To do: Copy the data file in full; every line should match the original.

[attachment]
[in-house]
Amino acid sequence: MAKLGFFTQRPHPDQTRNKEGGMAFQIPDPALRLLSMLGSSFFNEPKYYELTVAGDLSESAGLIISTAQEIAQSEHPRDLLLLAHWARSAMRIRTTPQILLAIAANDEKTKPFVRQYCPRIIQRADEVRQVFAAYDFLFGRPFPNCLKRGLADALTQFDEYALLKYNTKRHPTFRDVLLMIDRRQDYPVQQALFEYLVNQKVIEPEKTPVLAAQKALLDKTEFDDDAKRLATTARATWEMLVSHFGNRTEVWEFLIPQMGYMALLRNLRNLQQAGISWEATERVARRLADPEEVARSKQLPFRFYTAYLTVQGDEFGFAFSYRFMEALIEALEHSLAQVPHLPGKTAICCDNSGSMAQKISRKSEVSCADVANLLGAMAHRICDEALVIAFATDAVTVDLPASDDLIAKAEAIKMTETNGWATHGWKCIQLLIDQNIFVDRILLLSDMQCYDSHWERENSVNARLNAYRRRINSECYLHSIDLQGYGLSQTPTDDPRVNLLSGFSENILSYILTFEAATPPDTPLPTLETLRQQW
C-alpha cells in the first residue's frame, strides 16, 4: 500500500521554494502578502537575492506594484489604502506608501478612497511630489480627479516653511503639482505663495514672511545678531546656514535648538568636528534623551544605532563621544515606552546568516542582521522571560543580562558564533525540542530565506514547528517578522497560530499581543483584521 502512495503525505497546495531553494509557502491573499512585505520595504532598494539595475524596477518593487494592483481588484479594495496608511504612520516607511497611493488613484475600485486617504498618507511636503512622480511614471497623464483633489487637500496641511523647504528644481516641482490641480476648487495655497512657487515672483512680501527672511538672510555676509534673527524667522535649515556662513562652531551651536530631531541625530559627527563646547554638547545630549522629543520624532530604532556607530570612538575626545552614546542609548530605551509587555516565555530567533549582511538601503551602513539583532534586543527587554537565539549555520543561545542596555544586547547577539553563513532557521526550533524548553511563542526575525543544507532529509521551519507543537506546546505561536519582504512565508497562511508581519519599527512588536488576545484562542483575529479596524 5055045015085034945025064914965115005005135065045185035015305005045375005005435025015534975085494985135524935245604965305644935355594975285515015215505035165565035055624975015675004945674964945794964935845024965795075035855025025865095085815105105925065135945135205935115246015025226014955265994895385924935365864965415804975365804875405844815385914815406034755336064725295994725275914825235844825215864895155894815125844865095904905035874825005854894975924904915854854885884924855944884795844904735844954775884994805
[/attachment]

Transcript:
[in-house]
Amino acid sequence: MAKLGFFTQRPHPDQTRNKEGGMAFQIPDPALRLLSMLGSSFFNEPKYYELTVAGDLSESAGLIISTAQEIAQSEHPRDLLLLAHWARSAMRIRTTPQILLAIAANDEKTKPFVRQYCPRIIQRADEVRQVFAAYDFLFGRPFPNCLKRGLADALTQFDEYALLKYNTKRHPTFRDVLLMIDRRQDYPVQQALFEYLVNQKVIEPEKTPVLAAQKALLDKTEFDDDAKRLATTARATWEMLVSHFGNRTEVWEFLIPQMGYMALLRNLRNLQQAGISWEATERVARRLADPEEVARSKQLPFRFYTAYLTVQGDEFGFAFSYRFMEALIEALEHSLAQVPHLPGKTAICCDNSGSMAQKISRKSEVSCADVANLLGAMAHRICDEALVIAFATDAVTVDLPASDDLIAKAEAIKMTETNGWATHGWKCIQLLIDQNIFVDRILLLSDMQCYDSHWERENSVNARLNAYRRRINSECYLHSIDLQGYGLSQTPTDDPRVNLLSGFSENILSYILTFEAATPPDTPLPTLETLRQQW
C-alpha cells in the first residue's frame, strides 16, 4: 500500500521554494502578502537575492506594484489604502506608501478612497511630489480627479516653511503639482505663495514672511545678531546656514535648538568636528534623551544605532563621544515606552546568516542582521522571560543580562558564533525540542530565506514547528517578522497560530499581543483584521 502512495503525505497546495531553494509557502491573499512585505520595504532598494539595475524596477518593487494592483481588484479594495496608511504612520516607511497611493488613484475600485486617504498618507511636503512622480511614471497623464483633489487637500496641511523647504528644481516641482490641480476648487495655497512657487515672483512680501527672511538672510555676509534673527524667522535649515556662513562652531551651536530631531541625530559627527563646547554638547545630549522629543520624532530604532556607530570612538575626545552614546542609548530605551509587555516565555530567533549582511538601503551602513539583532534586543527587554537565539549555520543561545542596555544586547547577539553563513532557521526550533524548553511563542526575525543544507532529509521551519507543537506546546505561536519582504512565508497562511508581519519599527512588536488576545484562542483575529479596524 5055045015085034945025064914965115005005135065045185035015305005045375005005435025015534975085494985135524935245604965305644935355594975285515015215505035165565035055624975015675004945674964945794964935845024965795075035855025025865095085815105105925065135945135205935115246015025226014955265994895385924935365864965415804975365804875405844815385914815406034755336064725295994725275914825235844825215864895155894815125844865095904905035874825005854894975924904915854854885884924855944884795844904735844954775884994805